## x += x++;

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Ok, what does this expression do or mean? First of all: never write something like this in your code. Nobody understands the meaning with a single look and that will lead to confusion and maybe to a bug in your software someday.

Now let’s take a deeper look. First you may think about the difference between `x++` and `++x`. If you write it as a single statement both expressions are equal, but if you use it as a part of a complex expression the first will evaluated to the value of `x` before increasing it; the second one will evaluate to the new value of `x`. So `y = x++;` leads to a different result for `y` as `y = ++x;`.

`x+=a` simply is a ‘shortcut’ for `x=x+a`.

Now let’s do it step by step. For example `x` is `5`. Then first `x` will be increased by one to `6` but the old value will go into the formula that remains as `x=x+5`. Since `x` was increased before the result will be `11`.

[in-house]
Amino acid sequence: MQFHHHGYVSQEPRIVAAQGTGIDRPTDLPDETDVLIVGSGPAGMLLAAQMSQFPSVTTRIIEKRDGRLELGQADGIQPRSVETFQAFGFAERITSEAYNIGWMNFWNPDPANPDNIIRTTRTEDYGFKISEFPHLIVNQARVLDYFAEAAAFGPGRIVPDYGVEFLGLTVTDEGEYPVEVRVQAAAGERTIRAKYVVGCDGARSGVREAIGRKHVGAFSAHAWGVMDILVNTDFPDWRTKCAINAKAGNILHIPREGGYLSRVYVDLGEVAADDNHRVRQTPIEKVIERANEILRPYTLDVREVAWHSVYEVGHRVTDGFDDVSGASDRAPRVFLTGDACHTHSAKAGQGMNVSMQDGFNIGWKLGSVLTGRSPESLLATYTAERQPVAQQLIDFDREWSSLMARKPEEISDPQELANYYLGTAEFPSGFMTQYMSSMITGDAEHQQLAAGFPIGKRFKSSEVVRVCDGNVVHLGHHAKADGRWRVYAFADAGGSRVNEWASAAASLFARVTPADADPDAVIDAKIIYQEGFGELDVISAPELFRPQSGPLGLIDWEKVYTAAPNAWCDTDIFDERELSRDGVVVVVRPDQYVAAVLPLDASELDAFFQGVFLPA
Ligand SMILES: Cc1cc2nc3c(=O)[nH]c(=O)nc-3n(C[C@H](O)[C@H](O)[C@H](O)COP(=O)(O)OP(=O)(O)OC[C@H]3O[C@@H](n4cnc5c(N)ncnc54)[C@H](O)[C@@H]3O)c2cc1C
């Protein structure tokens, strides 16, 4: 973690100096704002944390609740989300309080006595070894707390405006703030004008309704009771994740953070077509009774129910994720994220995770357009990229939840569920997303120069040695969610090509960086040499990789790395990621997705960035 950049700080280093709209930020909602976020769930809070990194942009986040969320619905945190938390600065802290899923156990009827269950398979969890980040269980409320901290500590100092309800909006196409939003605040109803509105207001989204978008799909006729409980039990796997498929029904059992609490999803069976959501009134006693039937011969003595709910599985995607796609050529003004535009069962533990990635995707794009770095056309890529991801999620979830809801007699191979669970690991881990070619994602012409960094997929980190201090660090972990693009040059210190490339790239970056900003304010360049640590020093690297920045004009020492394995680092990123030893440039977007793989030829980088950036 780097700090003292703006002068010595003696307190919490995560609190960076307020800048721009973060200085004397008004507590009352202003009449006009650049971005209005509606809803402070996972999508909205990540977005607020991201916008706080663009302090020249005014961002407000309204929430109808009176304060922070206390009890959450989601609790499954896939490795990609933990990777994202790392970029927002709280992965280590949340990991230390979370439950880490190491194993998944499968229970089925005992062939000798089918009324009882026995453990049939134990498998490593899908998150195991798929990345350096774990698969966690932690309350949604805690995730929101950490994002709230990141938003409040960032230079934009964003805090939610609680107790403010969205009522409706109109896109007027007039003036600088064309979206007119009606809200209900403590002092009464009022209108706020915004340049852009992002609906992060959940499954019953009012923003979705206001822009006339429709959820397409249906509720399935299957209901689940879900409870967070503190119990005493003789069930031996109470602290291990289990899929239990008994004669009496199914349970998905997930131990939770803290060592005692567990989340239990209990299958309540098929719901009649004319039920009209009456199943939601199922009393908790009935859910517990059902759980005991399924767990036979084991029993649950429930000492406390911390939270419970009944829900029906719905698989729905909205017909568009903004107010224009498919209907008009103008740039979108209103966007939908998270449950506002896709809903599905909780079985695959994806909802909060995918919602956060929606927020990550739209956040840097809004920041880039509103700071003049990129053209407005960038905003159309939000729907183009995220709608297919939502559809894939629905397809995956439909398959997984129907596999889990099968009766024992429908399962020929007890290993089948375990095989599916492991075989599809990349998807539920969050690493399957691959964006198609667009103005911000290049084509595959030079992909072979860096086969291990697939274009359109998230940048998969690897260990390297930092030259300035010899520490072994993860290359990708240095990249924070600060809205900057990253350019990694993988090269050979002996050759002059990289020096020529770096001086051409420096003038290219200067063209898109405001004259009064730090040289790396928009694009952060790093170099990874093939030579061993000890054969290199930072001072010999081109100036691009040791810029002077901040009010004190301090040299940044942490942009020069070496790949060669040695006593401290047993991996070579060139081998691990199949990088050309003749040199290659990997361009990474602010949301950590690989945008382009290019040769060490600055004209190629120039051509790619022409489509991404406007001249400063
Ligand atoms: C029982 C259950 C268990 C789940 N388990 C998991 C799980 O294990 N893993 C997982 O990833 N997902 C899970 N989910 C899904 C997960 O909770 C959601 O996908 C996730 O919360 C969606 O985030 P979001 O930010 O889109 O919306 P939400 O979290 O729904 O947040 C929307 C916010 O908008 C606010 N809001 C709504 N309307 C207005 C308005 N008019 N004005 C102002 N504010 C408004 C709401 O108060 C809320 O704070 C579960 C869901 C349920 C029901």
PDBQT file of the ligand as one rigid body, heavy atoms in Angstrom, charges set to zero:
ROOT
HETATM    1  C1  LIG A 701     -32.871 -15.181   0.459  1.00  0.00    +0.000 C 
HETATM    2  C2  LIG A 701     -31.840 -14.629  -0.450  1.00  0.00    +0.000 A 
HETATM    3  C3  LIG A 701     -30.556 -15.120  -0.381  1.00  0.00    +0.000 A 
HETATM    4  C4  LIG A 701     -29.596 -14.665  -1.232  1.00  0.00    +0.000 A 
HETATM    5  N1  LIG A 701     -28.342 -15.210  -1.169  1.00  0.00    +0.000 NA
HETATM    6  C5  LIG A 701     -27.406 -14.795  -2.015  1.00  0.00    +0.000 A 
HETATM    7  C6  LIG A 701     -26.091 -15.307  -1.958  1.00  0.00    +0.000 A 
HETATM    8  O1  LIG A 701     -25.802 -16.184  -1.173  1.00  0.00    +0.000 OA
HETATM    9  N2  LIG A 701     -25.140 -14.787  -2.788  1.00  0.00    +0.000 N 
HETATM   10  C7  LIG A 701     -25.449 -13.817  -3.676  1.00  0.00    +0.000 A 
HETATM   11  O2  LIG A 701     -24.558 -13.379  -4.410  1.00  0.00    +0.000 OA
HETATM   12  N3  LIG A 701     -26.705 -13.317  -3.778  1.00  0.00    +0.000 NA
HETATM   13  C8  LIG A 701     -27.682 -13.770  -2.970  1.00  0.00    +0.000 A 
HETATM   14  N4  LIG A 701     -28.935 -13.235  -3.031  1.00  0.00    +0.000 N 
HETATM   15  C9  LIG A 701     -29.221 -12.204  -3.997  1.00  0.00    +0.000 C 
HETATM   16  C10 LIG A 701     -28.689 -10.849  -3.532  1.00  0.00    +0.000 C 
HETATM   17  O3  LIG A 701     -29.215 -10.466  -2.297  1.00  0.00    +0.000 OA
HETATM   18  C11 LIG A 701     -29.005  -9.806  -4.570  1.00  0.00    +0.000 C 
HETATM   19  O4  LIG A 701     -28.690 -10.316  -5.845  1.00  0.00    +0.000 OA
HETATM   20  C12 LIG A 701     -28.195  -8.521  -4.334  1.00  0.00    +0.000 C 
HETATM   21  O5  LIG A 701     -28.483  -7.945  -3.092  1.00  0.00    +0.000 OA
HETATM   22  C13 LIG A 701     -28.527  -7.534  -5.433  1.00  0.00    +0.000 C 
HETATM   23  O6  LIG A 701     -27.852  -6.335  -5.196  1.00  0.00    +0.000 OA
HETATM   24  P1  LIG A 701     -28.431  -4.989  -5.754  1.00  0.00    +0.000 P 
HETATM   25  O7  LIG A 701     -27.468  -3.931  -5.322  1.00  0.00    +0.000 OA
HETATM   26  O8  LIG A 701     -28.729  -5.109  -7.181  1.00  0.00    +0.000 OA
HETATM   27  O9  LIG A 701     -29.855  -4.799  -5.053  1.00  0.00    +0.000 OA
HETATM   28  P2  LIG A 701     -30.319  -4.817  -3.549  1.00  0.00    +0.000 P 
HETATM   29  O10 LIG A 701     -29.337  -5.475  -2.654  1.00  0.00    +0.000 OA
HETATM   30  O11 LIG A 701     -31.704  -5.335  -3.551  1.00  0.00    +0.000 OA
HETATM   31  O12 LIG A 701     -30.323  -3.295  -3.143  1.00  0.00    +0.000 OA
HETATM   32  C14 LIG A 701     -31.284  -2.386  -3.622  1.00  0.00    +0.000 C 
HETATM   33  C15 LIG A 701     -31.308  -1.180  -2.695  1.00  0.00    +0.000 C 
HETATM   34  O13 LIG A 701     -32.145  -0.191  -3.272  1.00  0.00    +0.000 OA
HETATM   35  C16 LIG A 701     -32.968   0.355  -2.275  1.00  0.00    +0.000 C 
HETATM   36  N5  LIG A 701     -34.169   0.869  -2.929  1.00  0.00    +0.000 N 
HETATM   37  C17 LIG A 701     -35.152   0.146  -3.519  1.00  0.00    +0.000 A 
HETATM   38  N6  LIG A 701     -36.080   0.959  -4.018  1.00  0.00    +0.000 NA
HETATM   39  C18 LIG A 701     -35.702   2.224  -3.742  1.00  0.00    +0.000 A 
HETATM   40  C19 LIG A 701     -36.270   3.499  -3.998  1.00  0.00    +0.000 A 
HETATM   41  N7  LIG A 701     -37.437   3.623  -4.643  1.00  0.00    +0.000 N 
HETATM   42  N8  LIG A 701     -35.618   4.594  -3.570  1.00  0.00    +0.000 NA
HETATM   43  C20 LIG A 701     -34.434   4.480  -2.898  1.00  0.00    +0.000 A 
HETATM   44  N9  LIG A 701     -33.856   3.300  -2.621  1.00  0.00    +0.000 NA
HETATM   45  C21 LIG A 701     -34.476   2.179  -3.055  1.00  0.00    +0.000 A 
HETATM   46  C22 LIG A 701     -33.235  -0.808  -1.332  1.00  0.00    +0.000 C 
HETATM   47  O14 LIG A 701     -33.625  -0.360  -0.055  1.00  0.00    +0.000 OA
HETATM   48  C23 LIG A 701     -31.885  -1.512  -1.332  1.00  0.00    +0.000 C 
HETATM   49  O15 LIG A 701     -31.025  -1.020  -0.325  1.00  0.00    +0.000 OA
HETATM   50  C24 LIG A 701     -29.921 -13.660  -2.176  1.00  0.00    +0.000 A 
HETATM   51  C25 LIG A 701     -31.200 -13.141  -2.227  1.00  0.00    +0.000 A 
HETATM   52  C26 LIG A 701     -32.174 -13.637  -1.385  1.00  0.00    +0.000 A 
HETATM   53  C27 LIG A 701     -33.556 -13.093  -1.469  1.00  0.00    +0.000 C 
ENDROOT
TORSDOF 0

If you think that is all right, than please take a break and test it with your favorite compiler. If you are a C or C++ guy you will in fact receive 11 as an answer and everything is fine. But if you are a C# or java guy `x` will be `10`. Why?

.Net as well as the Java Runtime are stack machines. The expression will be put on the stack step by step before evaluating the whole thing. At that time `x` is 5. `x` will be changed to `6` by the `x++` part, but that only happens in the main memory. The old value (`5`) is still on the stack. After executing the whole expression the changed `x` will be overwritten by `10` (`5+5`).

And once again: NEVER write code like this!

### One Response to “x += x++;”

1. Yikaton Says:

I don’t know about C# and Java, but wrt C and C++ the only correct statement is “NEVER write code like this!”
x += x++ is simply undefined for basic types (int, double, …) http://c-faq.com/expr/ieqiplusplus.html

Why am I the first to comment? maybe only Google (that gave me this page) has read it. So this will be my boyscout good did of today: correct one C-misconception for one person.
Sigh …